Embodied carbon is back in the news with the recent announcements that Birmingham’s Ringway Centre is set to be demolished along with the former ITV studios on London’s South Bank. Both new proposals will result in the sort of boxy, looming developments architects will be very familiar with these days and there is a fair argument that neither development really gets the most public benefit out of two central urban spaces with fantastic potential.
But to play devil’s advocate, Birmingham’s war on Brutalism has already been won, with the sad destruction of the Central Library perhaps its last stand. Just as few brummies will weep salty tears over the jumble of exposed stalls and urine-soaked subways that was the old Bull Ring. The Ringway Centre of the same Brutalist era may one day just be associated with traffic jams on Smallbrook Queensway, cramped shops and a seedy nightclub.
The ITV studios site has been a stretch of nothingness on the South Bank for a while. The new plans are far from the worst proposal to hit a stretch of river that once narrowly avoided Southbank Centre’s confused Festival Wing redevelopment proposals. And thankfully, neither the South Bank nor the centre of Birmingham have been overwhelmed by anodyne high-rises (although you may ask, ‘why start now?’).
I’m damning with faint praise. Both decisions set a bad precedent for decarbonising our built environment. The material, waste and carbon footprint of both schemes is unnecessarily high as developers push to increase profitability. Yet there is an inkling that there is something worthwhile in each of these projects.
If you want a truly unimpeachable example of why we need robust standards around reuse of existing buildings and embodied carbon, perhaps you’re better off reading the latest planning application for the aptly-titled 1 Undershaft commercial skyscraper by architect Eric Parry.
Mandatory independent assessments of larger developments’ whole-life carbon footprints would call time on frivolous ‘carbon bombs’ and encourage retrofit
Proposed for the City of London, the building must be up there with the MSG Sphere in Stratford and Foster + Partners’ Tulip as one of the most tone-deaf planning applications of the last few years.
The environmental cost of the project is excessive. No fewer than 1,400 vehicle trips to the site – near the middle of London – are expected just to deconstruct an existing commercial skyscraper on the original site.
And then you have the 3,500 trips expected in July 2026 during the peak of construction – or around 175 a day – with construction planned to finish in 2030.
Building the scheme will require more than 170,000 tonnes of concrete, 12,200 tonnes of steel, 2,000 tonnes of glass and 2,600 tonnes of plasterboard.
The most telling statistic, and one not to be found in the application, is that in September last year, office occupancy levels in the City of London were reported to be a paltry 29.8 per cent.
All three developments highlight a bigger problem: that we need to move on decisively from the mercurial and inconsistent nature of how whole-life carbon and waste is examined in planning. In short, we need to introduce tough, mandatory, and fully independent assessments of larger developments’ whole-life carbon footprints. This would bring increased clarity and the benefits of quick wins and improved market development by introducing the concepts of whole-life carbon and embodied carbon early in the design process. It would call time on frivolous ‘carbon bombs’ and encourage retrofit.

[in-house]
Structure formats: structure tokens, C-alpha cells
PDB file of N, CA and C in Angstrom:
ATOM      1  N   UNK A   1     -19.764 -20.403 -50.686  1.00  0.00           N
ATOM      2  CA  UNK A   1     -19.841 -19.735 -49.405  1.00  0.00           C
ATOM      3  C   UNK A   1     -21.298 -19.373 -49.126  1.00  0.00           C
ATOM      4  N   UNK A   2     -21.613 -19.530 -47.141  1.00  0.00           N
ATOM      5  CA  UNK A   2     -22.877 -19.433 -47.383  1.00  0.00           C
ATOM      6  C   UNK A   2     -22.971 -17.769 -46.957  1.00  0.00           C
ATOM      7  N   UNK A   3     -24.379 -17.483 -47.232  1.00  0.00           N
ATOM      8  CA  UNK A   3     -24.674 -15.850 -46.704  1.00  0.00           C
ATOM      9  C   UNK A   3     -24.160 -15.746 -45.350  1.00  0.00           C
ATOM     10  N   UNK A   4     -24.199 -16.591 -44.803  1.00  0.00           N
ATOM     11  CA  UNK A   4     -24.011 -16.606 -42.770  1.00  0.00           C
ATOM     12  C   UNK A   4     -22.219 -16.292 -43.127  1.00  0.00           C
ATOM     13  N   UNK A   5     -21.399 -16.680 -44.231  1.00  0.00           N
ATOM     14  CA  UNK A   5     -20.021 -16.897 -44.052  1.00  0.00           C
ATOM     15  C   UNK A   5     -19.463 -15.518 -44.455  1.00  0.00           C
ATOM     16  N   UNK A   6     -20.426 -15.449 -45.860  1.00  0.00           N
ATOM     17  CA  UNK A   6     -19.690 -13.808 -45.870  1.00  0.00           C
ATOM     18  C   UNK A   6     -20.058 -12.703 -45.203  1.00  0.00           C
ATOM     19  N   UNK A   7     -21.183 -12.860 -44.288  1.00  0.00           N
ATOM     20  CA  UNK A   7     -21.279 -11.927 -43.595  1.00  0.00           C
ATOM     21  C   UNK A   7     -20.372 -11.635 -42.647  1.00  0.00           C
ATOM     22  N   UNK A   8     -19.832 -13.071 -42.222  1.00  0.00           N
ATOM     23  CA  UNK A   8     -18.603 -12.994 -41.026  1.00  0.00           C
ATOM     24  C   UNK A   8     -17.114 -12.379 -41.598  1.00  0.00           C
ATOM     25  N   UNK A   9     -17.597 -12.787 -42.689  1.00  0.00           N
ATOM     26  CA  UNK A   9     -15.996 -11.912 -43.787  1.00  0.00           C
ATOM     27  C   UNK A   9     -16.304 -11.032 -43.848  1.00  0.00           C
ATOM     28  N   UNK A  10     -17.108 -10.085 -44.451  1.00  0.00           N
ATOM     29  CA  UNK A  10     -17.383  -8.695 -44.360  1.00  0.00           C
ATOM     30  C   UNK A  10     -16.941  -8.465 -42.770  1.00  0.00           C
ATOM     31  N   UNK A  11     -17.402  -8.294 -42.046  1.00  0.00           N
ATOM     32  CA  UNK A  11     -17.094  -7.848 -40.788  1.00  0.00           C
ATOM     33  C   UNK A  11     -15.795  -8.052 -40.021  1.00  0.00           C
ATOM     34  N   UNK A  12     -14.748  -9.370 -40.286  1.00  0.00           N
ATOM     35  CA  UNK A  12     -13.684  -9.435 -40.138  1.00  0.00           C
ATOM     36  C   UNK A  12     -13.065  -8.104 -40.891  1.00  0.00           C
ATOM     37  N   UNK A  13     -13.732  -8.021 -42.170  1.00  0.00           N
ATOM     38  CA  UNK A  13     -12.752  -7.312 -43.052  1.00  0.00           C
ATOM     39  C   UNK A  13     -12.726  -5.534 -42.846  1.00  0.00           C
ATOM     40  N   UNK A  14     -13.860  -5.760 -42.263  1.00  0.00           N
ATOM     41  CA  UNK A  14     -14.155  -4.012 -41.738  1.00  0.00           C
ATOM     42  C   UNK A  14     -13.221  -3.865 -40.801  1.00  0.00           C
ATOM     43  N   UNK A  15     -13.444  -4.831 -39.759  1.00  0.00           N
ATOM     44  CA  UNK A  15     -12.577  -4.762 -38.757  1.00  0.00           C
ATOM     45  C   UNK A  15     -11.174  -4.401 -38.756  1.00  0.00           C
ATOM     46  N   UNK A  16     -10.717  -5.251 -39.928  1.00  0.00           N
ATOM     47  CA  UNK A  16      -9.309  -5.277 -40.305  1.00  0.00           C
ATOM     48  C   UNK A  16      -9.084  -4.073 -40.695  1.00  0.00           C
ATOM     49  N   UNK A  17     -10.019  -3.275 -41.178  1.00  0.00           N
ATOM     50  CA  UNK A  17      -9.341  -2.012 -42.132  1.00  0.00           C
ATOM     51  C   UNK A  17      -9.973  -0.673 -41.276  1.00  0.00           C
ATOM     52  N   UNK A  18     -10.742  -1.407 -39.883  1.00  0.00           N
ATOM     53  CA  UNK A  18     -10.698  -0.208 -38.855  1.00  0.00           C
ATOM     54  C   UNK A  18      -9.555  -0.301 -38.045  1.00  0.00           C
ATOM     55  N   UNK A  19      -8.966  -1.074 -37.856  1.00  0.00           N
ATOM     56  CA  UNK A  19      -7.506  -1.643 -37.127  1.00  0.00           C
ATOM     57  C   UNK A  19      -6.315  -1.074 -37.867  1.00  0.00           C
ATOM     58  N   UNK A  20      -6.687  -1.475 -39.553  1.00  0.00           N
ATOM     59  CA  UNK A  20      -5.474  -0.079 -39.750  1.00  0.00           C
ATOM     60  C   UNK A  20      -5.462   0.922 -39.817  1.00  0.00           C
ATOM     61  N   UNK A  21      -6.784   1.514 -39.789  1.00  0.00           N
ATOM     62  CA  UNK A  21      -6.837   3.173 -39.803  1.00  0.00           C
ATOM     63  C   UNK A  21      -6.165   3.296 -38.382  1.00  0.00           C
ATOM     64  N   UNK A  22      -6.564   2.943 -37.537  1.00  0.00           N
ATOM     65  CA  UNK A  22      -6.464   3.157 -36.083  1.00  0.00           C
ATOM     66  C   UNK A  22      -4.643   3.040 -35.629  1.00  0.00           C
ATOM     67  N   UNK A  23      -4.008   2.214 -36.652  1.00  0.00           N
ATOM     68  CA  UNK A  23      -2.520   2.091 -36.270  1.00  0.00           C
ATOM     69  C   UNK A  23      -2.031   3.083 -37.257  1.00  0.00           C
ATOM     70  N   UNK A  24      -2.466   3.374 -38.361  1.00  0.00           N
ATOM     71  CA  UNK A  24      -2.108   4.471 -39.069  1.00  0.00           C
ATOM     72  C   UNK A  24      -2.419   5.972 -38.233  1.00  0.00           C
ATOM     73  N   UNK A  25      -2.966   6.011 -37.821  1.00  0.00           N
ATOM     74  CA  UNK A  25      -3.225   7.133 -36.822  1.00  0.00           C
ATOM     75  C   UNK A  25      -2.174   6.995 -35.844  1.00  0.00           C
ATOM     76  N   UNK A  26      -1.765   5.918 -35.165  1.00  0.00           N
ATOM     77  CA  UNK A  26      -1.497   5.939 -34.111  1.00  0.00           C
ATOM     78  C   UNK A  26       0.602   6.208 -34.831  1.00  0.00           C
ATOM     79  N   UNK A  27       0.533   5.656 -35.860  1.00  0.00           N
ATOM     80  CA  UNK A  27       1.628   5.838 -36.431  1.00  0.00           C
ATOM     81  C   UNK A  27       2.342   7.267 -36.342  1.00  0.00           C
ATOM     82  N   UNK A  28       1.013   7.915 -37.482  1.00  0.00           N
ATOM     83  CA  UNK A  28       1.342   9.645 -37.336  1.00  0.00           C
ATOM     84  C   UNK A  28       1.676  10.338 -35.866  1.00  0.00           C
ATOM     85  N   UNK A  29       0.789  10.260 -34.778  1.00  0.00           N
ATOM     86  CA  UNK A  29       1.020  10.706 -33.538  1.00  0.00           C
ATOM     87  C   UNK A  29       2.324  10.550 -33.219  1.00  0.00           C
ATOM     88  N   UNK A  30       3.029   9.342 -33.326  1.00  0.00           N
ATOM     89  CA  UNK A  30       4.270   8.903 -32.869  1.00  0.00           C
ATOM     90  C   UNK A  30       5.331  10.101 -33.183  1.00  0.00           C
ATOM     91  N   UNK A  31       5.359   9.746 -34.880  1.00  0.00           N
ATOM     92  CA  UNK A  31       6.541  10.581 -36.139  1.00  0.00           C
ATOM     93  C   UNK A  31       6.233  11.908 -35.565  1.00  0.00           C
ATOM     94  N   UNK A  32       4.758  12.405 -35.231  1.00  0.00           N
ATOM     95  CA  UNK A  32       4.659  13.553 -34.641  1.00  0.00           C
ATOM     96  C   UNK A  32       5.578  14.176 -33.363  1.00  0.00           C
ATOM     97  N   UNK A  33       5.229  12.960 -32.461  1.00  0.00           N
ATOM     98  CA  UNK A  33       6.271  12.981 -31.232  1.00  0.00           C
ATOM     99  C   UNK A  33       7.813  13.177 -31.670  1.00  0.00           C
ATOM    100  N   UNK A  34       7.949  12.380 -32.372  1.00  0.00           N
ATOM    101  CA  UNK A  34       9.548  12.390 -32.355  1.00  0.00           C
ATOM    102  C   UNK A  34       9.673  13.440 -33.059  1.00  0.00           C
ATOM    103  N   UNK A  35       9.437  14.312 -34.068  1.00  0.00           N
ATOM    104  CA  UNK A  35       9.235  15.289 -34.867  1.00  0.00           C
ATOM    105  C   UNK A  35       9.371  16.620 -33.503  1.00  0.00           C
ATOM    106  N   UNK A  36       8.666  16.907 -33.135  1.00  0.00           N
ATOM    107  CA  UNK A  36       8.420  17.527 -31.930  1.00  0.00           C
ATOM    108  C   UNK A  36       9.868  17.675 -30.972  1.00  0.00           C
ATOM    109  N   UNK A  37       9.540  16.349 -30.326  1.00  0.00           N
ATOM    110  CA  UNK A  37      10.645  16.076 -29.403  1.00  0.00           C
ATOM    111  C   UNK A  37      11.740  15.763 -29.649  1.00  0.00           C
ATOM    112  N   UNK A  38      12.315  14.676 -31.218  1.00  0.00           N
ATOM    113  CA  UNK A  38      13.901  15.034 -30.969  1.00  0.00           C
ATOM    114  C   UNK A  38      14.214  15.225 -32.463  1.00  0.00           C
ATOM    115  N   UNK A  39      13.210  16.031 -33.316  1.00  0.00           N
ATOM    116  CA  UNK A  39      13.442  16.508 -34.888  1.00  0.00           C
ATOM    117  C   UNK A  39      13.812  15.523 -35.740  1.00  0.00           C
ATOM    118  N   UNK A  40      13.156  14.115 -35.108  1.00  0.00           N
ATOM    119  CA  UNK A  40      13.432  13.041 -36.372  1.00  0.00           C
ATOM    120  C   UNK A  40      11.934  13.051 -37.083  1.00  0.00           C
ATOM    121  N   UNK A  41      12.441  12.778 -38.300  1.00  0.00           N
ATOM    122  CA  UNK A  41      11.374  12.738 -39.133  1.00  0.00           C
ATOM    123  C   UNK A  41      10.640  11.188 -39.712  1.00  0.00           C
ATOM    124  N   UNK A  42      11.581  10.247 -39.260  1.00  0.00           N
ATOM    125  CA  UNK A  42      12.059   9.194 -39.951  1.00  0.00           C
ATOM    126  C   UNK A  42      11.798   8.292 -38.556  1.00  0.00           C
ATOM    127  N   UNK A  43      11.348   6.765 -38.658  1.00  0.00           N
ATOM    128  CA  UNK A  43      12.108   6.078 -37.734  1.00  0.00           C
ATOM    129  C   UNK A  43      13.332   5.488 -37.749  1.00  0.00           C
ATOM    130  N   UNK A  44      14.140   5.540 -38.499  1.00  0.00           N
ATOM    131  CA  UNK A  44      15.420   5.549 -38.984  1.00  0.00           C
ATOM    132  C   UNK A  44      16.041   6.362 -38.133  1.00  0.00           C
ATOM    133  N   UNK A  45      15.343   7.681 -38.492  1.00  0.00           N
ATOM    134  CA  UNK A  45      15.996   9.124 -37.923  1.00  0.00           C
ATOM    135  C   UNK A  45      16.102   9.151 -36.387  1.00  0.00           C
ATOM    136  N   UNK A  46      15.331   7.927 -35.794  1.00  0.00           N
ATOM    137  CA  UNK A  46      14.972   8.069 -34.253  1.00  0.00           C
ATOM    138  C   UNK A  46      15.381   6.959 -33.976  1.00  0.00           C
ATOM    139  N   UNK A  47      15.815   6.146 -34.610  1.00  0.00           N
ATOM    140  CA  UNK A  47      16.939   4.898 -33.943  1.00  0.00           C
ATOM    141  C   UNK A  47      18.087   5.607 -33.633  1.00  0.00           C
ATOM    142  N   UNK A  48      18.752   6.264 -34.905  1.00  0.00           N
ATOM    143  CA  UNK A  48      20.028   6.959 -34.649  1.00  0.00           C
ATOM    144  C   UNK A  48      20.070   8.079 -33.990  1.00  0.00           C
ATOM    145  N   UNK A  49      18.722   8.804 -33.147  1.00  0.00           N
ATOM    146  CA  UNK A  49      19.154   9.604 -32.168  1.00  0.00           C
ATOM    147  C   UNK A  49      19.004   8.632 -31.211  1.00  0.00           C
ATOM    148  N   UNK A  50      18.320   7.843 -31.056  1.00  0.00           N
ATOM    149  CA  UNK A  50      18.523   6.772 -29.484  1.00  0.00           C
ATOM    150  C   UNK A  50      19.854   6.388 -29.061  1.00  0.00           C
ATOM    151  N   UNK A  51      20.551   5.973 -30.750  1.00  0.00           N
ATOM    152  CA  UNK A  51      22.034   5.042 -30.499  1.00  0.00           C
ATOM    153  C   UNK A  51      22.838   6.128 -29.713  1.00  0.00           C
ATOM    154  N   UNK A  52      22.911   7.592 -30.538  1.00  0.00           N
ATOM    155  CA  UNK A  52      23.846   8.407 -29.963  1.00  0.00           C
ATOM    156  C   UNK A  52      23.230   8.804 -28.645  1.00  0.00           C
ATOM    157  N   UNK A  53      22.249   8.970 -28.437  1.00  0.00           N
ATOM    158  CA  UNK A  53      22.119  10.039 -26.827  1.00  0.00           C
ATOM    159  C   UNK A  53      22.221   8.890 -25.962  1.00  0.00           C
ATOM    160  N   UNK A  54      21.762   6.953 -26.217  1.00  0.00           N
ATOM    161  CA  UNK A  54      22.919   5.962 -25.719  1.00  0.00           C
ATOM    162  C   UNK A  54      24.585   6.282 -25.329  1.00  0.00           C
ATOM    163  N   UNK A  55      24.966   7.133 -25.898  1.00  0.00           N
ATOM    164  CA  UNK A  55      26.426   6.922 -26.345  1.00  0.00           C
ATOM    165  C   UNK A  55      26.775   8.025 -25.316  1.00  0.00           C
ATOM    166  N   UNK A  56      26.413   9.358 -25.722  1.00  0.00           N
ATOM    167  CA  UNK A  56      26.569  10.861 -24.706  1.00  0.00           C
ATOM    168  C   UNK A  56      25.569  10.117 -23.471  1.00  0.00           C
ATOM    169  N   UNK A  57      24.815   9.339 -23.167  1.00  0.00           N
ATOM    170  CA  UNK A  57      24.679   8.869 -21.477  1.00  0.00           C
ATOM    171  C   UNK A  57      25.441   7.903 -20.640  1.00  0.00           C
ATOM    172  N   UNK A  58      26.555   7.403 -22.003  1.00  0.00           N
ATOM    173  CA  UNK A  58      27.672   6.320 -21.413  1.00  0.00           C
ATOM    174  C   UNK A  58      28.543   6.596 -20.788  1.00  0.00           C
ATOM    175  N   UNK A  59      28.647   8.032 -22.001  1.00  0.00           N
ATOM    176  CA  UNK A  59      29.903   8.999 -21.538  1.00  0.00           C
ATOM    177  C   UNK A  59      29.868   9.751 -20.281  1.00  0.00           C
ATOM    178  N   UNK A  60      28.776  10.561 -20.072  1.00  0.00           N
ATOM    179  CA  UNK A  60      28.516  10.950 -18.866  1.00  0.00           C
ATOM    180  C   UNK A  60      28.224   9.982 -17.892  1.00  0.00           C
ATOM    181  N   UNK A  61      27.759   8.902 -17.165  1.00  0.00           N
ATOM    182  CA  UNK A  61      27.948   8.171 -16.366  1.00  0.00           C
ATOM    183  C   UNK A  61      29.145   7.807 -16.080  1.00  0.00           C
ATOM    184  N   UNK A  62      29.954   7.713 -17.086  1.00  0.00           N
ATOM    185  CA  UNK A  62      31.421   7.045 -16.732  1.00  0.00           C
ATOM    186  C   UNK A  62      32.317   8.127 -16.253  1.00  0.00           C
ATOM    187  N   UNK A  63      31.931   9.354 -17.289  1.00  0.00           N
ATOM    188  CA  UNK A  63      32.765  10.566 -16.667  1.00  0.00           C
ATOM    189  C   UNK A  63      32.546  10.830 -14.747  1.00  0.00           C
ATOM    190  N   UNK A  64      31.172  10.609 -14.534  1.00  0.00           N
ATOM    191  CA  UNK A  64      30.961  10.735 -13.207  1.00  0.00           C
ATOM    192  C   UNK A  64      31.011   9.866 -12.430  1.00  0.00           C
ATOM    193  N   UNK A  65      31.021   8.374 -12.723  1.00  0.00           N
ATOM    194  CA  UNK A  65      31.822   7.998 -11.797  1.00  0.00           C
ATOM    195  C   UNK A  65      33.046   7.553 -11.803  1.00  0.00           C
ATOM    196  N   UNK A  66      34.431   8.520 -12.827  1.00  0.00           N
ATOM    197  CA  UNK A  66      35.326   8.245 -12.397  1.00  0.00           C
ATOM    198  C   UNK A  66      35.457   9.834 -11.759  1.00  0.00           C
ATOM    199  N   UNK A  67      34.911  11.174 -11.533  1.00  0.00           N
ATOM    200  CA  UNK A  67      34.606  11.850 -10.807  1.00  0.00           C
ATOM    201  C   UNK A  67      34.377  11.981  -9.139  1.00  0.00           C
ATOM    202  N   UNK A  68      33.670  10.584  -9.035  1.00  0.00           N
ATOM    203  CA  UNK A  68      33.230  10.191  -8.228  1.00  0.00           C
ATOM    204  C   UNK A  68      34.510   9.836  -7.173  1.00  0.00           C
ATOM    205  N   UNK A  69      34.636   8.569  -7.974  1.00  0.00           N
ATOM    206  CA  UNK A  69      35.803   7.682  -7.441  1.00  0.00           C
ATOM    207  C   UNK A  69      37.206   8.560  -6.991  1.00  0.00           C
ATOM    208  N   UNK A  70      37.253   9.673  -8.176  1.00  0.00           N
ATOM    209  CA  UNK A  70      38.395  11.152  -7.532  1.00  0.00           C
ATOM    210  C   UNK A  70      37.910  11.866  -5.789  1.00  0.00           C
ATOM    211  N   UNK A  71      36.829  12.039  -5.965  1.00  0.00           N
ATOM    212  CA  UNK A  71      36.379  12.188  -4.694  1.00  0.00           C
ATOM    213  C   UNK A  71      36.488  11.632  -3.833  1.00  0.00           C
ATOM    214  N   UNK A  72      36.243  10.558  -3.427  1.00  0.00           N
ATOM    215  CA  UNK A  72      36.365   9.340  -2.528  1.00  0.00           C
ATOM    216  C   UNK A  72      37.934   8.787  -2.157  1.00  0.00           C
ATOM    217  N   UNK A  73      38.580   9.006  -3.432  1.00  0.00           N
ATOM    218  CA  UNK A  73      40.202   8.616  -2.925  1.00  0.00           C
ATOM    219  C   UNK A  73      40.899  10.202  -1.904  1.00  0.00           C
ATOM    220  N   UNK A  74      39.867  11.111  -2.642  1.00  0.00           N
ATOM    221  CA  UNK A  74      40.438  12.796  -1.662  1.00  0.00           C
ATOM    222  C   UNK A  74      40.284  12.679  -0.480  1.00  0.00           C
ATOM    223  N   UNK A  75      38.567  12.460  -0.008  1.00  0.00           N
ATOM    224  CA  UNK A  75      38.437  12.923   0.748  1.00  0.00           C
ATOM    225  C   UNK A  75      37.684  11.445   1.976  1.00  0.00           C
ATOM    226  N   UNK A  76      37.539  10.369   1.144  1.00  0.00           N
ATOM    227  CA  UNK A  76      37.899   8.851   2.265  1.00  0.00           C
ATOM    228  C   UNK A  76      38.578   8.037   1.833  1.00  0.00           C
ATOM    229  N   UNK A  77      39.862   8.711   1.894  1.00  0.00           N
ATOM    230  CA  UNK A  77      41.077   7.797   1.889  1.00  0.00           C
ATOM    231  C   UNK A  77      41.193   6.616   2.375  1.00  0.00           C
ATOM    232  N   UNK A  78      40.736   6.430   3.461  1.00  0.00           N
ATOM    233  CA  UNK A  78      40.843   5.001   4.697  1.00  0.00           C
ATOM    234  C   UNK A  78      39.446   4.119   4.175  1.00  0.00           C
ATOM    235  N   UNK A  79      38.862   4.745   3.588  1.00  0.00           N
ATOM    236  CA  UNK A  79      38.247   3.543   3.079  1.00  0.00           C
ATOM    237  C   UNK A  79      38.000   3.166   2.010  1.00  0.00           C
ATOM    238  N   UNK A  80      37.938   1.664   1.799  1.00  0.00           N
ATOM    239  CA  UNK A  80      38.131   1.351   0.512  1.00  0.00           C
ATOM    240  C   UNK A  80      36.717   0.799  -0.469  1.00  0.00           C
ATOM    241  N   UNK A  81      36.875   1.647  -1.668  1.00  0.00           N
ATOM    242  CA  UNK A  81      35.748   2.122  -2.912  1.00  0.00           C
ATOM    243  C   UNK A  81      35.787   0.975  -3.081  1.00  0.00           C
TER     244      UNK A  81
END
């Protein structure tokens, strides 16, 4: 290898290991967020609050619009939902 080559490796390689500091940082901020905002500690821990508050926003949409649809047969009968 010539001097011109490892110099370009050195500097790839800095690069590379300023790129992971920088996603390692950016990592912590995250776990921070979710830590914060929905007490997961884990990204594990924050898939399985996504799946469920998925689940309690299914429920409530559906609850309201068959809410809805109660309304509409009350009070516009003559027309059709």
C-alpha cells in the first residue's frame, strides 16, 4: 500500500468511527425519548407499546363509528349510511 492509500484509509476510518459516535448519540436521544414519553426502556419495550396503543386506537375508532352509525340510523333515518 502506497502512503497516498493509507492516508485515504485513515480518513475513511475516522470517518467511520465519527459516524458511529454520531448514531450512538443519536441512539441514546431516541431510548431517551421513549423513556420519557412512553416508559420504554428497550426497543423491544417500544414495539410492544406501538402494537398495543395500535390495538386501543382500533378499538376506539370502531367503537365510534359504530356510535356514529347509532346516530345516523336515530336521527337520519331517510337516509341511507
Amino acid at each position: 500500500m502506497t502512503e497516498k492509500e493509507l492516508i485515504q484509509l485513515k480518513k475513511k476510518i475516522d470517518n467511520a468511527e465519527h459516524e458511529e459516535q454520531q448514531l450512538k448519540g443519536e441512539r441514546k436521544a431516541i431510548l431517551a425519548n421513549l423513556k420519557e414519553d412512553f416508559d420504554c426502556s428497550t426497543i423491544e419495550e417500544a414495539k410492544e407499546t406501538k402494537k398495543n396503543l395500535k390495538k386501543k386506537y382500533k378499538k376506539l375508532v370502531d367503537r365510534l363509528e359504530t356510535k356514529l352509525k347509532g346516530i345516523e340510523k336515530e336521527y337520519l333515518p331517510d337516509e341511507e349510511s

Avoiding demolition would not only reduce the embodied carbon associated with the built environment but dramatically cut the five million tonnes of construction and demolition waste that Defra estimated is sent to landfill each year plus the 26 million tonnes of excavation waste that is not recovered. To deconstruct the Ringway Centre, you will probably produce a Ringway Centre-sized amount of building waste. It all has to go somewhere and it’s sure as hell not being sent back to the owners.
The detached, tunnel vision approach to planning from some clients has led to contradictory, expensive and drawn-out decision processes. This has been true of the MSG Sphere but has also been echoed on some projects where the carbon cost has been an issue such as Marks & Spencer’s high-profile plans to demolish and rebuild its flagship Oxford Street store.
As the climate and biodiversity emergency worsens, the construction industry is getting behind the concept of embodied and whole-life carbon regulation. Yet the government continues to kick the can down the road in what is likely to be an election year in the UK.
The Construction Industry Council has joined the RIBA and IStructE as one of 11 organisations demanding UK political leaders mandate the reporting of whole-life carbon emissions for all projects with a gross internal area of more than 1,000m2 or that create more than 10 dwellings. The plan is to introduce legal limits on the upfront embodied carbon emissions by 2028. Architects love a challenge – think HTA’s impressive retrofit of a Victorian Warehouse to create its new London HQ – and perhaps ‘retrofitting’ the building regulations in this way is the fix we all need.
Matt Mahony is policy and public affairs manager at the Construction Industry Council